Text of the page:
Affiliations: Sun Life Financial Movement Disorders Research and Rehabilitation Centre, Wilfrid Laurier University, ON, Canada | Graduate Department of Rehabilitation Science, University of Toronto, Toronto, ON, Canada | Kinesiology and Physical Education Department, Wilfrid Laurier University, Waterloo, ON, Canada | Department of Kinesiology, University of Waterloo, Waterloo, ON, Canada
Note:  Correspondence to: Quincy J. Almeida, Wilfrid Laurier University, 75 University Ave W, Waterloo, ON N2L 3C5, Canada. Tel.: +1 519 884 0710 x3924; Fax: +1 519 884 3577; E-mail: [email protected]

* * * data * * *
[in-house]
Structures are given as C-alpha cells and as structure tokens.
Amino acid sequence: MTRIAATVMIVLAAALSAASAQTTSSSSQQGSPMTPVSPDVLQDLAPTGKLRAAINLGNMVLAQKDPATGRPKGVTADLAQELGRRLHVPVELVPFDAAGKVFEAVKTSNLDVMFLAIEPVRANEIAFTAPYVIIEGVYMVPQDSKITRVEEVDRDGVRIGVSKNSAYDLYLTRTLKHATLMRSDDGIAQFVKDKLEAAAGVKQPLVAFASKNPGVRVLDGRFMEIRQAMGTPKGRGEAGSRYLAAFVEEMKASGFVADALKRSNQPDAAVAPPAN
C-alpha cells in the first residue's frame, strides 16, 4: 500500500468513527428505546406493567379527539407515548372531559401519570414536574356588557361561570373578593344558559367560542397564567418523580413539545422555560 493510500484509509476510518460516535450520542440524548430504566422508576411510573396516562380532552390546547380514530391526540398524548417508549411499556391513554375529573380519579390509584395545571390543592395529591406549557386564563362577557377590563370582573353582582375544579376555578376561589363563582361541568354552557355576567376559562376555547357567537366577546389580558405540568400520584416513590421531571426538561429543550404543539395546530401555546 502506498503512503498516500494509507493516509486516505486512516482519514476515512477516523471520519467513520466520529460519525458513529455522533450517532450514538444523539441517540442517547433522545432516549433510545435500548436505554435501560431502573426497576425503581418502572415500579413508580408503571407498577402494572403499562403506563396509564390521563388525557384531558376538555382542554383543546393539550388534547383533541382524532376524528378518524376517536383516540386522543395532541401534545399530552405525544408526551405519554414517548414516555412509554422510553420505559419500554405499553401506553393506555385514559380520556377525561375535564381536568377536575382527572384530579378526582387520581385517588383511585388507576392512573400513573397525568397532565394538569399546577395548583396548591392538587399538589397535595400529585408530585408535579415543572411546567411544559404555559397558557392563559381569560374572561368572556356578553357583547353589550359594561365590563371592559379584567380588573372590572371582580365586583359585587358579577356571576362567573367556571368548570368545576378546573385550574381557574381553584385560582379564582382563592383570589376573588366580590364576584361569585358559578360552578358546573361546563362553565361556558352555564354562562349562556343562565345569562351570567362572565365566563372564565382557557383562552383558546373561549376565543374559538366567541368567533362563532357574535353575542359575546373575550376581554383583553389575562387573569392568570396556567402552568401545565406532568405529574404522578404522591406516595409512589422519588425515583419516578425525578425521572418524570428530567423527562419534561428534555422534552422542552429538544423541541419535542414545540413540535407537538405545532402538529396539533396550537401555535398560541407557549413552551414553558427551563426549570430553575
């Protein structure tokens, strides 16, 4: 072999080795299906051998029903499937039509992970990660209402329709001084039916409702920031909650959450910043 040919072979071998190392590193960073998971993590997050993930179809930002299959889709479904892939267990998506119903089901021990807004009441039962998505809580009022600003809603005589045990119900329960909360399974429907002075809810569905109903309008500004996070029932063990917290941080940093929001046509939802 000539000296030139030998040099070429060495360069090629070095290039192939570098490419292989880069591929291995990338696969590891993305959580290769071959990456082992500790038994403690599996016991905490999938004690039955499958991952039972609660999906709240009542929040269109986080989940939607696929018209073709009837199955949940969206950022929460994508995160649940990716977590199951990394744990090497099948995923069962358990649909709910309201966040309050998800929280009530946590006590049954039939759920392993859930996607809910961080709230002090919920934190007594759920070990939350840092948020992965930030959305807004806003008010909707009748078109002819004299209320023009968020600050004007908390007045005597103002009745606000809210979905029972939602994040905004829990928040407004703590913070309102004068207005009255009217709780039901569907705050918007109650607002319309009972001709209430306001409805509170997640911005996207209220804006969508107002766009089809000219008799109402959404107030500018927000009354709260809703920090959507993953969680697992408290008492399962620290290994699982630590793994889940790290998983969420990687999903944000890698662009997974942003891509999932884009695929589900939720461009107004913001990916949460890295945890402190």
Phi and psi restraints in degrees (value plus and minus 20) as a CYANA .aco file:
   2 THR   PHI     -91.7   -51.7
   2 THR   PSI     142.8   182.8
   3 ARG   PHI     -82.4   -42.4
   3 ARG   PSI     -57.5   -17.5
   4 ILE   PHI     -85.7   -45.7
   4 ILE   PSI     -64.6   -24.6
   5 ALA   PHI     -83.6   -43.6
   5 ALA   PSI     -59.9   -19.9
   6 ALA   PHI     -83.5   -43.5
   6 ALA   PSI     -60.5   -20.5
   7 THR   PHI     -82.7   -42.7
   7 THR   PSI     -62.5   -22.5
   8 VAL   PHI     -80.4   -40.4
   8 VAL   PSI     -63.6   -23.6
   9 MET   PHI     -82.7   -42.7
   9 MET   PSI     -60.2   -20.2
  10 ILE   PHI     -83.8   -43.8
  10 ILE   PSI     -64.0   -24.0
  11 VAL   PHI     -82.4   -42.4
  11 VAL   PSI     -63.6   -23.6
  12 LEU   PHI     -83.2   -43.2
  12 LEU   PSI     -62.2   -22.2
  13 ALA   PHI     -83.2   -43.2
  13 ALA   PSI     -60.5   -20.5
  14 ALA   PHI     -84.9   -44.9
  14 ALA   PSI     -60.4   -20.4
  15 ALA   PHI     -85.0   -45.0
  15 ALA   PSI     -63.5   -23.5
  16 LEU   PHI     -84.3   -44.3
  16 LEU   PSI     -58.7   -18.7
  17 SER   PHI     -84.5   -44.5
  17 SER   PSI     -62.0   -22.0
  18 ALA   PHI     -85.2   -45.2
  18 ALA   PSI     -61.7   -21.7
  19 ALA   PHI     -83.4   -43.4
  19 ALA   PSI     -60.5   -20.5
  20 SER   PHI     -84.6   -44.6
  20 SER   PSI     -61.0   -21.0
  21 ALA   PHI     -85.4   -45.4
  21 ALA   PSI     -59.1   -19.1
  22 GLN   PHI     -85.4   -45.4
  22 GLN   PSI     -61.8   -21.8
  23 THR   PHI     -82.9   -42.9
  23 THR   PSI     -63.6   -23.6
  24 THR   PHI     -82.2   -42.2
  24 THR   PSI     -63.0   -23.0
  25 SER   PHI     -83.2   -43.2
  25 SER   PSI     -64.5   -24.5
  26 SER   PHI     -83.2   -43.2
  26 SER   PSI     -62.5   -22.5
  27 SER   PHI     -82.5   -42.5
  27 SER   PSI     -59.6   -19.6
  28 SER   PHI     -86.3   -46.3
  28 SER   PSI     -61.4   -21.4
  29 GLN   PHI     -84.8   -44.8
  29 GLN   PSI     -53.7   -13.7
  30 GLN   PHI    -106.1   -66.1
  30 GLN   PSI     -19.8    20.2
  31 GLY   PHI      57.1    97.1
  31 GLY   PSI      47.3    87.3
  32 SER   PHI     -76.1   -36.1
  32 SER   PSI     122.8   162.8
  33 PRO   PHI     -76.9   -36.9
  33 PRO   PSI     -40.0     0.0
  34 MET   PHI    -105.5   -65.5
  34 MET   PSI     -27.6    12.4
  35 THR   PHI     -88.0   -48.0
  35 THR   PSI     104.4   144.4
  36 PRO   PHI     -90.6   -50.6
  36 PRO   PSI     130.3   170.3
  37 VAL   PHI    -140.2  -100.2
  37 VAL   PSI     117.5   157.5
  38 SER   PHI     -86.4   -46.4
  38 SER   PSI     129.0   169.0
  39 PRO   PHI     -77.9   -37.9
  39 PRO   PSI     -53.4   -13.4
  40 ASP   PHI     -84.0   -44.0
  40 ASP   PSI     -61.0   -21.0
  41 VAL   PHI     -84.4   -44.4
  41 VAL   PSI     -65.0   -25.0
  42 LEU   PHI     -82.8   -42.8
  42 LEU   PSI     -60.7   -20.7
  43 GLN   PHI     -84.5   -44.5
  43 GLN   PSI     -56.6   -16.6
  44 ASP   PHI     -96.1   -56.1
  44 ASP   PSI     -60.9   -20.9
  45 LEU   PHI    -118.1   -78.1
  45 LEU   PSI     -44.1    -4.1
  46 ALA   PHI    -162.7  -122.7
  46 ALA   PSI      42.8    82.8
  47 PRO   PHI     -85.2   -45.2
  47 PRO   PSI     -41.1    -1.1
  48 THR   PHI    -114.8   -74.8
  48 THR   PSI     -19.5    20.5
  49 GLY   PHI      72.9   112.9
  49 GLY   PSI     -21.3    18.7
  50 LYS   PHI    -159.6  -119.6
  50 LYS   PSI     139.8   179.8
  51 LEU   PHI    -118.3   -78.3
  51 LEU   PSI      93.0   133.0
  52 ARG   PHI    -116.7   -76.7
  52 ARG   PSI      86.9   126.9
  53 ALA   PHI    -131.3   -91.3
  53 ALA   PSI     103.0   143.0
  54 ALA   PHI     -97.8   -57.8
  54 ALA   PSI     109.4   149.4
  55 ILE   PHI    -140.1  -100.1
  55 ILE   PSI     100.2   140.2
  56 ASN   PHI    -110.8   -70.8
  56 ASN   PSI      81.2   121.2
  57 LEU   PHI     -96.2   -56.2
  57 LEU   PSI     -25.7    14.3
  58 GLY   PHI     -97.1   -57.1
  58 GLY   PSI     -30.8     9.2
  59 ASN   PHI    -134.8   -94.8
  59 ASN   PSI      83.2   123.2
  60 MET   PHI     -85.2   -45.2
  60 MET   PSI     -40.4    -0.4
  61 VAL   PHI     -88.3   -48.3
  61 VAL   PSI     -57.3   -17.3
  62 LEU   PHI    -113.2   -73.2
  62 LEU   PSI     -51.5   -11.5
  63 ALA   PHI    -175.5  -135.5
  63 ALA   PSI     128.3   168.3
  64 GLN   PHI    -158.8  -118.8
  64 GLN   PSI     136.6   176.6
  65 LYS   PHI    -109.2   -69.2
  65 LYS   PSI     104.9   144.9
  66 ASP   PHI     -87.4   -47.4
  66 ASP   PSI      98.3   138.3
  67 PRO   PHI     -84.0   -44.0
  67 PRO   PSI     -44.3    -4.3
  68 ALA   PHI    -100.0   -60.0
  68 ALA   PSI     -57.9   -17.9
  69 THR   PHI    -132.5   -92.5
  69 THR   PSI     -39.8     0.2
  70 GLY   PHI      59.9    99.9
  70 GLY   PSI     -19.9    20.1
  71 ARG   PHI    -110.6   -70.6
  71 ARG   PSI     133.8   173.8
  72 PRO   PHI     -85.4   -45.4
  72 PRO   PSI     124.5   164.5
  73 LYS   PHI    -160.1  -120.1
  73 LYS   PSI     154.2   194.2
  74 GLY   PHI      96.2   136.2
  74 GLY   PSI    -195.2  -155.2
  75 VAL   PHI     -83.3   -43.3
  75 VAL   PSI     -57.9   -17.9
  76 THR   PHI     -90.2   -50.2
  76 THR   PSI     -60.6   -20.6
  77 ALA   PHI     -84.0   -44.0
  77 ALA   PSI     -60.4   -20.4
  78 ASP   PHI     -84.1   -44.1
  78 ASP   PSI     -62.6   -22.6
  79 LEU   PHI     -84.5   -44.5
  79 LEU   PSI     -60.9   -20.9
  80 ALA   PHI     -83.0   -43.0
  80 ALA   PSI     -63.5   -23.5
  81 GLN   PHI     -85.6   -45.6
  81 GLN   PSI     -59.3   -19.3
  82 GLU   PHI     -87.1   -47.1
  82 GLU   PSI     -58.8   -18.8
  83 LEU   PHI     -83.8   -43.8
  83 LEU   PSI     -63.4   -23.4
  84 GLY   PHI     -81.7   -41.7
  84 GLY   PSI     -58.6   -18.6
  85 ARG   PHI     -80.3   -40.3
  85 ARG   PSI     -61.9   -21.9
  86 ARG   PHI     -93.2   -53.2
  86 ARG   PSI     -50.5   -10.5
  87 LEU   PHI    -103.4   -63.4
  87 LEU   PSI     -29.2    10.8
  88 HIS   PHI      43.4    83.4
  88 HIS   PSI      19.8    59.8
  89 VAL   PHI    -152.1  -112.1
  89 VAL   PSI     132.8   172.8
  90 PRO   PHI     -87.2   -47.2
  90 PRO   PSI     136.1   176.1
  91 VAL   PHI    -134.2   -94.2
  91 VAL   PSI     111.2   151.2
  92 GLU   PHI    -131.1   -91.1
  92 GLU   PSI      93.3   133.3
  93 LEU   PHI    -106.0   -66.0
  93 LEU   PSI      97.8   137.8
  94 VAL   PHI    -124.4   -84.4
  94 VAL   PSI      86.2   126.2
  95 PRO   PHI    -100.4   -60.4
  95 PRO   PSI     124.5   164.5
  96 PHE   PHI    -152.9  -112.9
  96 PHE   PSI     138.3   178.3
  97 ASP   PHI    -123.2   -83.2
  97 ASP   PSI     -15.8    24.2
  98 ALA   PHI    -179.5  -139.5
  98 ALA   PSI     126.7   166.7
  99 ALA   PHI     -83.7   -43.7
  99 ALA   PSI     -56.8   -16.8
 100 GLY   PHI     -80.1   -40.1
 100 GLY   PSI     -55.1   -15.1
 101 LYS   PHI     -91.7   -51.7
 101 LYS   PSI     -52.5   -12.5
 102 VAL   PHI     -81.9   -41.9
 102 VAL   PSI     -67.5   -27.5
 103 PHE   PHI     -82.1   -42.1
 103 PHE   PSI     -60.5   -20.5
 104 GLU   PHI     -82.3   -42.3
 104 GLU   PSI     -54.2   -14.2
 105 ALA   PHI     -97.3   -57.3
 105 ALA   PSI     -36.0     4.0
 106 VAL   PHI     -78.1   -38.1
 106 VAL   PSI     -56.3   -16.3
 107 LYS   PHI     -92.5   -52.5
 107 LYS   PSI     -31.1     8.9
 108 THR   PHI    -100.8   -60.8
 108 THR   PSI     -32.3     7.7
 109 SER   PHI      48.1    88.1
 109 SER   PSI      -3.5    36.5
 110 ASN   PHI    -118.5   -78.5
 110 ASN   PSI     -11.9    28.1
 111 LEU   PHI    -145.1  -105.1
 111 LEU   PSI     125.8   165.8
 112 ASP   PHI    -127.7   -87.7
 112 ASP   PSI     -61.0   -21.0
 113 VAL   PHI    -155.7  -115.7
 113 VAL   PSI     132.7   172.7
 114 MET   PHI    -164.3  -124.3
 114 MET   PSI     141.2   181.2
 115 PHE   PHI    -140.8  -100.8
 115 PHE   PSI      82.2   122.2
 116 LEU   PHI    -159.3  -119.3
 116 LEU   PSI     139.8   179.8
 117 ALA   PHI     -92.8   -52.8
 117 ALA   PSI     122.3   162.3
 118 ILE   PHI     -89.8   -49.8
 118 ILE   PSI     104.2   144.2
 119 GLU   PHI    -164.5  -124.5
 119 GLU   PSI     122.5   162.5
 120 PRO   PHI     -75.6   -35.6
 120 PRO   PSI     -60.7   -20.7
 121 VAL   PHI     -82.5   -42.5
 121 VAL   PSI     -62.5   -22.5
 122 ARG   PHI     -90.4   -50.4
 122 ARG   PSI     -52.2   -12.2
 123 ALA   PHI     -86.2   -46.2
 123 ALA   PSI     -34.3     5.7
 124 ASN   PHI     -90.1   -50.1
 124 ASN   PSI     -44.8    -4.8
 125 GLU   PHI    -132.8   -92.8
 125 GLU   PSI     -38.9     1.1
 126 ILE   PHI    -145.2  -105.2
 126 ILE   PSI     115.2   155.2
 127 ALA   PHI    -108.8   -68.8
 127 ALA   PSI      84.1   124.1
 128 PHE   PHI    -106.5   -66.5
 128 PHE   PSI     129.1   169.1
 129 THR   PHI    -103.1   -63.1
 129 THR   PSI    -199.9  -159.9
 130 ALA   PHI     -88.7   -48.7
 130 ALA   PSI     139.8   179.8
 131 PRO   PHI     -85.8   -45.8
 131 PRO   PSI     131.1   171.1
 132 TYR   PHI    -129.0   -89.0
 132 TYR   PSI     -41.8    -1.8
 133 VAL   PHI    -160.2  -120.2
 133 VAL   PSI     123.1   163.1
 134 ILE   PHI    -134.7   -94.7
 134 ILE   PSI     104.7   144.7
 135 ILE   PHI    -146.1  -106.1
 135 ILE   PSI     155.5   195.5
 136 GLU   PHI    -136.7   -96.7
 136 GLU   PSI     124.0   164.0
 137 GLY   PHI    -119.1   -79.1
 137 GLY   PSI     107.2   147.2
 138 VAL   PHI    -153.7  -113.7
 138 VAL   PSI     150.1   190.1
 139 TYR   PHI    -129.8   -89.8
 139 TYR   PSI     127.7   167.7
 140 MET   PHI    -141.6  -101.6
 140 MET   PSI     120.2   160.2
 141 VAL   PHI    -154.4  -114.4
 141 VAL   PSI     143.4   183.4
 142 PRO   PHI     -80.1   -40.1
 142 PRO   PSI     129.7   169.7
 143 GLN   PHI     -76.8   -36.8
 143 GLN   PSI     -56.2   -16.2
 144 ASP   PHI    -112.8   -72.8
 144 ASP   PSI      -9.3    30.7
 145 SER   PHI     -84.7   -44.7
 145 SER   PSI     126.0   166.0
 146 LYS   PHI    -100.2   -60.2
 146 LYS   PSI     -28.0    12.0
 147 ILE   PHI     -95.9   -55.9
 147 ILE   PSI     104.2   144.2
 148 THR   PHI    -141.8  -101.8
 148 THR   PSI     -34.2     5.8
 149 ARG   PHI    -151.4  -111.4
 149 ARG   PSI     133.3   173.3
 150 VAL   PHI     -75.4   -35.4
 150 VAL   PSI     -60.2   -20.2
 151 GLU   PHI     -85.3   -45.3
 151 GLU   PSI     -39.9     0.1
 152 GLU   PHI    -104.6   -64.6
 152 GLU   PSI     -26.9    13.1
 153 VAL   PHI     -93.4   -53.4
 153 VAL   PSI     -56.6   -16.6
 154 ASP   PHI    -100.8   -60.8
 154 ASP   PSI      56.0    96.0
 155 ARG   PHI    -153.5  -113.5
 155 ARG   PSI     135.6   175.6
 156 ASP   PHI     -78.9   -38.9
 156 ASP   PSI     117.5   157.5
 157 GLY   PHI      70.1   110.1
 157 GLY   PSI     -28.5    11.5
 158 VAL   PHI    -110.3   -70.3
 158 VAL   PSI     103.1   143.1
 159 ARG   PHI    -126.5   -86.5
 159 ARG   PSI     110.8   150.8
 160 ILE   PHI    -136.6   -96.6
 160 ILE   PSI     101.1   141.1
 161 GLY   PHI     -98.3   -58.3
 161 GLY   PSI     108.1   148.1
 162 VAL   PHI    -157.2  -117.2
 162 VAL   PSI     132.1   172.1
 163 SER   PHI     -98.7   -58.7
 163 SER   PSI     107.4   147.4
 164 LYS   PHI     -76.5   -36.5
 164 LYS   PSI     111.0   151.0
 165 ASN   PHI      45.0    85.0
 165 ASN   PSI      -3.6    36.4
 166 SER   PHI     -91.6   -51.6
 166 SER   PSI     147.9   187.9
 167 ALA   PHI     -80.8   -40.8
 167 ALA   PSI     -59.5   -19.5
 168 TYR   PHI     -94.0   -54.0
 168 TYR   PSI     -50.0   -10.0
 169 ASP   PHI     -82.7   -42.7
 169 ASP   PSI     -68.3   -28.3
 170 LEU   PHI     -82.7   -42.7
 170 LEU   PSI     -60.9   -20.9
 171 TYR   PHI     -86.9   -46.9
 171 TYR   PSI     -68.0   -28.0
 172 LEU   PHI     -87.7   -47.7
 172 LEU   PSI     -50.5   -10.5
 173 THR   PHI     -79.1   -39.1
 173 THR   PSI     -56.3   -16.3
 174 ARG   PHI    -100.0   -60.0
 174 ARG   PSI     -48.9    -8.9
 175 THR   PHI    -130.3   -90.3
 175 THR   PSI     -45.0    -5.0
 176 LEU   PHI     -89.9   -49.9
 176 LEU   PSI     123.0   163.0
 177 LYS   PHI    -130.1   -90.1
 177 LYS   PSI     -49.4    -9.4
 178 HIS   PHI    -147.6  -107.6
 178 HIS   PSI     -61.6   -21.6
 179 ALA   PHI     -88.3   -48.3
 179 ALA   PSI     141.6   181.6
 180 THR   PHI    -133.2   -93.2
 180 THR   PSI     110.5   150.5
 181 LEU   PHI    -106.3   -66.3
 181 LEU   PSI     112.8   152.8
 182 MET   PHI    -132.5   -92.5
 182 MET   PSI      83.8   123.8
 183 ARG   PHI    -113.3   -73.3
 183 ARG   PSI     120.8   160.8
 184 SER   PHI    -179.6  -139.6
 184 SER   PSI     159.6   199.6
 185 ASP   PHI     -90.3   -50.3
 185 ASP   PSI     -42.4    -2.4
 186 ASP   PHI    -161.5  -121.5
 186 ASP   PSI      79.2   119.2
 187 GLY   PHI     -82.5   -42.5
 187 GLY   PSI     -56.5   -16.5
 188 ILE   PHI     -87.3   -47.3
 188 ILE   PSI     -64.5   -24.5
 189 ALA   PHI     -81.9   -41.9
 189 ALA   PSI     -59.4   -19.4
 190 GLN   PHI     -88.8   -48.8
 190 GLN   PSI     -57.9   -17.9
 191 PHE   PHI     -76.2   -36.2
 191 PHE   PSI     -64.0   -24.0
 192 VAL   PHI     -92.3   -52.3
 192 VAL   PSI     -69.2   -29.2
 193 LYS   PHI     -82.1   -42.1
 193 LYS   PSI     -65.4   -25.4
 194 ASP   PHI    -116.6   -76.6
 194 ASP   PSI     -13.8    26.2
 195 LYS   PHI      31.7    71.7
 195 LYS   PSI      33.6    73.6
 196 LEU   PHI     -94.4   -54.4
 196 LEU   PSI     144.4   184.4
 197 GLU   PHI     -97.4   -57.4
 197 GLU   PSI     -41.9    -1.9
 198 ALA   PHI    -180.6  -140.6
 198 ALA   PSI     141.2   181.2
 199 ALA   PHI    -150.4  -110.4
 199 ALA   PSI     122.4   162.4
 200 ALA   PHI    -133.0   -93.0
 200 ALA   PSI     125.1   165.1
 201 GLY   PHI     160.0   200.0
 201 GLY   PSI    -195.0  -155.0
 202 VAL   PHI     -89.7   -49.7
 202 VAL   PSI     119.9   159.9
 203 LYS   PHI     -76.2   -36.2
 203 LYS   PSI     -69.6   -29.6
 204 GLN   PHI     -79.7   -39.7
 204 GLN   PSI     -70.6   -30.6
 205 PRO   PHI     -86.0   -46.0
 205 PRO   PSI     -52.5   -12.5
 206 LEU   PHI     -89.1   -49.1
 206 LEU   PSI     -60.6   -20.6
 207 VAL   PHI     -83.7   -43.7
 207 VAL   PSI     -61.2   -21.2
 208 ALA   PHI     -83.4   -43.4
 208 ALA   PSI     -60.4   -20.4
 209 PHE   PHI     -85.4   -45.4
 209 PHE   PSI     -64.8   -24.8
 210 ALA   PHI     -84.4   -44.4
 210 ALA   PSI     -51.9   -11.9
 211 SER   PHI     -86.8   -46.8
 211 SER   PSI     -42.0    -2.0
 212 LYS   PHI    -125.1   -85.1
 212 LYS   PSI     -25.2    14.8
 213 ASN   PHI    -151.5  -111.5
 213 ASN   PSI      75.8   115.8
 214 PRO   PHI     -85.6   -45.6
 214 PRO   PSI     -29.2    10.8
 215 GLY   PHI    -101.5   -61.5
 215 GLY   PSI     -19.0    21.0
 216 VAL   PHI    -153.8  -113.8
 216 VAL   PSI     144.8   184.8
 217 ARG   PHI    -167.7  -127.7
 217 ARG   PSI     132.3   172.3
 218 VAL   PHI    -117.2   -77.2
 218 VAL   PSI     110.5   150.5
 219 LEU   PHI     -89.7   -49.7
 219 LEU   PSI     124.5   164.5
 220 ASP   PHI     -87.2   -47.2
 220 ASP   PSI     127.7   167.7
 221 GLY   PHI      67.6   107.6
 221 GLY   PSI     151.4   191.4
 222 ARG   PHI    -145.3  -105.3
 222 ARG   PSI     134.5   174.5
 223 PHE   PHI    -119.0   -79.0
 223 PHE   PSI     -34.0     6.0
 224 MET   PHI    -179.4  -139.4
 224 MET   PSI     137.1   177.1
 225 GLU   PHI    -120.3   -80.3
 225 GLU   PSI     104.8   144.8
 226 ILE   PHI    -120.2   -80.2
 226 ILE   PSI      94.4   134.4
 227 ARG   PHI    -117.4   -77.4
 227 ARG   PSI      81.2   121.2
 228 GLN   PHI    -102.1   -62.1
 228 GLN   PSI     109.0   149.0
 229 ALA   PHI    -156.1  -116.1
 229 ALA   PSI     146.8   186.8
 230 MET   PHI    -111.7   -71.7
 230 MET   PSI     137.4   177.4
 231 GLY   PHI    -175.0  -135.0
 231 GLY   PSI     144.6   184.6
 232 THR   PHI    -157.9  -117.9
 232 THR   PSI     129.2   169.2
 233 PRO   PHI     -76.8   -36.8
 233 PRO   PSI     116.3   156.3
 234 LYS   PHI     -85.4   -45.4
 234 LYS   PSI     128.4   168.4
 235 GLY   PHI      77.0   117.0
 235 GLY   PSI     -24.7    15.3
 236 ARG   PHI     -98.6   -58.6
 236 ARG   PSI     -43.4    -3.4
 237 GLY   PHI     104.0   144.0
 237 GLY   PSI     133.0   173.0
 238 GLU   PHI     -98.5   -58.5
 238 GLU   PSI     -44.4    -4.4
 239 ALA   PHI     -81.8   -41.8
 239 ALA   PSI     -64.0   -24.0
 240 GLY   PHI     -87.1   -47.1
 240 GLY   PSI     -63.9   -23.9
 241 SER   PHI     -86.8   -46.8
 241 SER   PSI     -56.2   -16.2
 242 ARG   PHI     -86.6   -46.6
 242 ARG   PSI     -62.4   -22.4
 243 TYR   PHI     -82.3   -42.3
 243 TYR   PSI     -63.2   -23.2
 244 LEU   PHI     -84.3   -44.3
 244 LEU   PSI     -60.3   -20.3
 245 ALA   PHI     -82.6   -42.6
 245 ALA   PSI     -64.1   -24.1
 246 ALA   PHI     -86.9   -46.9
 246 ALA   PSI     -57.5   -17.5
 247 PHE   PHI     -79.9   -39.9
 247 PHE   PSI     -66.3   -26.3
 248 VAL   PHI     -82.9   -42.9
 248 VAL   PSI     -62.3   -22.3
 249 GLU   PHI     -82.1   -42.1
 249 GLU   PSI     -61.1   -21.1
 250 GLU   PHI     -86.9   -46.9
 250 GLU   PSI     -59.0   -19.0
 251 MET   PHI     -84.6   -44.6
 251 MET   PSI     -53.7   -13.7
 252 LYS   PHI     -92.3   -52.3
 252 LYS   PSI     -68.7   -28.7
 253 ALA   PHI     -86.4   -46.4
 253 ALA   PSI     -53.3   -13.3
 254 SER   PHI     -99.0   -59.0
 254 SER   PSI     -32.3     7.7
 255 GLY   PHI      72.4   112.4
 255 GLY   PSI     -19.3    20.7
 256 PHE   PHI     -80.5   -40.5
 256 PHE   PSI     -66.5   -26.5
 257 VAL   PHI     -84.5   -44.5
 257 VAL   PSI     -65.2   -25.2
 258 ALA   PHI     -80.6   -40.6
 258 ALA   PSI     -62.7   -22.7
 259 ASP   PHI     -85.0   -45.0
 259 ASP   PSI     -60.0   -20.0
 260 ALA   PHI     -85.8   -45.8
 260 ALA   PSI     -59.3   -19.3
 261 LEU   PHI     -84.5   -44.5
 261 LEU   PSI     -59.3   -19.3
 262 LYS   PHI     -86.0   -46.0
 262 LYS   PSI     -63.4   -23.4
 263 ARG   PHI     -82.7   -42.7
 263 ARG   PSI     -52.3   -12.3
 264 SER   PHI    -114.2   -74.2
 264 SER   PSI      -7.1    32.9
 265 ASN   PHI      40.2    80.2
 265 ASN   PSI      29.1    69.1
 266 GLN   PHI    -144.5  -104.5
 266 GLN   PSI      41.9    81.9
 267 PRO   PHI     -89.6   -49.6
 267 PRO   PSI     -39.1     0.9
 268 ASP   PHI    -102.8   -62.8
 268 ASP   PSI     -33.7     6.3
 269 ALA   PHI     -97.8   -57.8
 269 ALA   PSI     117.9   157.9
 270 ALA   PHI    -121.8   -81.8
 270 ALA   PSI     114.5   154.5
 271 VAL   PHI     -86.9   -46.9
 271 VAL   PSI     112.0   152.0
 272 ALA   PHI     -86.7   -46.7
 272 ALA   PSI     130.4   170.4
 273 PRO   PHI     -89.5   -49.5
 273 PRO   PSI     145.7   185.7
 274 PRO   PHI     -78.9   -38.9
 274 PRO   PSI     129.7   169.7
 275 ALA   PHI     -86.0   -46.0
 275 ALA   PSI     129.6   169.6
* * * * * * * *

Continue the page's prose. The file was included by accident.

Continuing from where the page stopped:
Abstract: Background: The Unified Parkinson's Disease Rating Scale (UPDRS) is the gold standard for assessing Parkinsonian symptoms, yet objective outcome measures are needed to complement the UPDRS in research and clinical practice. Objective: This study aimed to investigate the relationship between performance on the Grooved Pegboard Test (GP) and clinical assessment of Parkinson's motor symptoms with the UPDRS. Methods: A large sample of individuals with Parkinson's disease (n = 191) were assessed with the GP and UPDRS motor section. The GP was separated into a place (more representative of visuospatial accuracy) and remove phase (general representation of motor speed and bradykinesia). Both tests were completed at peak anti-parkinsonian medication levels, and UPDRS subscores were calculated to represent upper-limb control, rigidity, bradykinesia, and tremor. A subsequent correlation analysis was completed. Results: The strongest relationships were between the GP place phase (both limbs) and total UPDRS motor score (affected: r = 0.604, less-affected: r = 0.587), upper-limb control (affected: r = 0.367, less-affected: r = 0.426), rigidity (affected: r = 0.479, less-affected: r = 0.457) and body bradykinesia (affected: r = 0.375, less-affected: r = 0.438). The GP remove phase had weak positive relationships with total UPDRS scores (affected: r = 0.31, less-affected r = 0.31) and body bradykinesia (r = 0.31). Conclusions: Clinical assessment of upper-limb control, rigidity and bradykinesia are well represented by the GP place phase. Interestingly, it appeared that GP performance of the more affected limb may be more representative of motor severity in the early stages of disease, while more research is needed to understand the utility of the GP in the advanced stages of disease.